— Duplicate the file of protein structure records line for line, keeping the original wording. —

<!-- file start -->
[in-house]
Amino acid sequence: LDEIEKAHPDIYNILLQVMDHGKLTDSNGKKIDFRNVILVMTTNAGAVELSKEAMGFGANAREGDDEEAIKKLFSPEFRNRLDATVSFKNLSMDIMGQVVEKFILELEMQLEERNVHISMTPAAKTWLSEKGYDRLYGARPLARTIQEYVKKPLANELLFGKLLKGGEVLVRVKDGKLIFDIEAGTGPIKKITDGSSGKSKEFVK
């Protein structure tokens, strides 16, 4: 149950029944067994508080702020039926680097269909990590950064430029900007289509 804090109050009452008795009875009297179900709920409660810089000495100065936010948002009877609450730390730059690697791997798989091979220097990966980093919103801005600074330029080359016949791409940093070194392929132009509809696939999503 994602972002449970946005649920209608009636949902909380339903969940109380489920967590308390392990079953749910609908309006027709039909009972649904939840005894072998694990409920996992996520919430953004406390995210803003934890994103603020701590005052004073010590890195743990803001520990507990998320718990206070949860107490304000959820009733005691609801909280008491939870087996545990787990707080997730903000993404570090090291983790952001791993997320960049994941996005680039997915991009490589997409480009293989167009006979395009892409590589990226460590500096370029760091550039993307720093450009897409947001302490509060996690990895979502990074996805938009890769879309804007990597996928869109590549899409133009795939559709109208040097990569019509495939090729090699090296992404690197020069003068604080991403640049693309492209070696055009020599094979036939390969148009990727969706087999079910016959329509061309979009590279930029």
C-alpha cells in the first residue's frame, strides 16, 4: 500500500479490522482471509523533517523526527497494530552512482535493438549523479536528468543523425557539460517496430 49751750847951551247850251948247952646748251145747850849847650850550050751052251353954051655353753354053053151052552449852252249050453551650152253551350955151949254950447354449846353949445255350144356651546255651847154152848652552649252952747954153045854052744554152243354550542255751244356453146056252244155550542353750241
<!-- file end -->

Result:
[in-house]
Amino acid sequence: LDEIEKAHPDIYNILLQVMDHGKLTDSNGKKIDFRNVILVMTTNAGAVELSKEAMGFGANAREGDDEEAIKKLFSPEFRNRLDATVSFKNLSMDIMGQVVEKFILELEMQLEERNVHISMTPAAKTWLSEKGYDRLYGARPLARTIQEYVKKPLANELLFGKLLKGGEVLVRVKDGKLIFDIEAGTGPIKKITDGSSGKSKEFVK
């Protein structure tokens, strides 16, 4: 149950029944067994508080702020039926680097269909990590950064430029900007289509 804090109050009452008795009875009297179900709920409660810089000495100065936010948002009877609450730390730059690697791997798989091979220097990966980093919103801005600074330029080359016949791409940093070194392929132009509809696939999503 994602972002449970946005649920209608009636949902909380339903969940109380489920967590308390392990079953749910609908309006027709039909009972649904939840005894072998694990409920996992996520919430953004406390995210803003934890994103603020701590005052004073010590890195743990803001520990507990998320718990206070949860107490304000959820009733005691609801909280008491939870087996545990787990707080997730903000993404570090090291983790952001791993997320960049994941996005680039997915991009490589997409480009293989167009006979395009892409590589990226460590500096370029760091550039993307720093450009897409947001302490509060996690990895979502990074996805938009890769879309804007990597996928869109590549899409133009795939559709109208040097990569019509495939090729090699090296992404690197020069003068604080991403640049693309492209070696055009020599094979036939390969148009990727969706087999079910016959329509061309979009590279930029």
C-alpha cells in the first residue's frame, strides 16, 4: 500500500479490522482471509523533517523526527497494530552512482535493438549523479536528468543523425557539460517496430 49751750847951551247850251948247952646748251145747850849847650850550050751052251353954051655353753354053053151052552449852252249050453551650152253551350955151949254950447354449846353949445255350144356651546255651847154152848652552649252952747954153045854052744554152243354550542255751244356453146056252244155550542353750241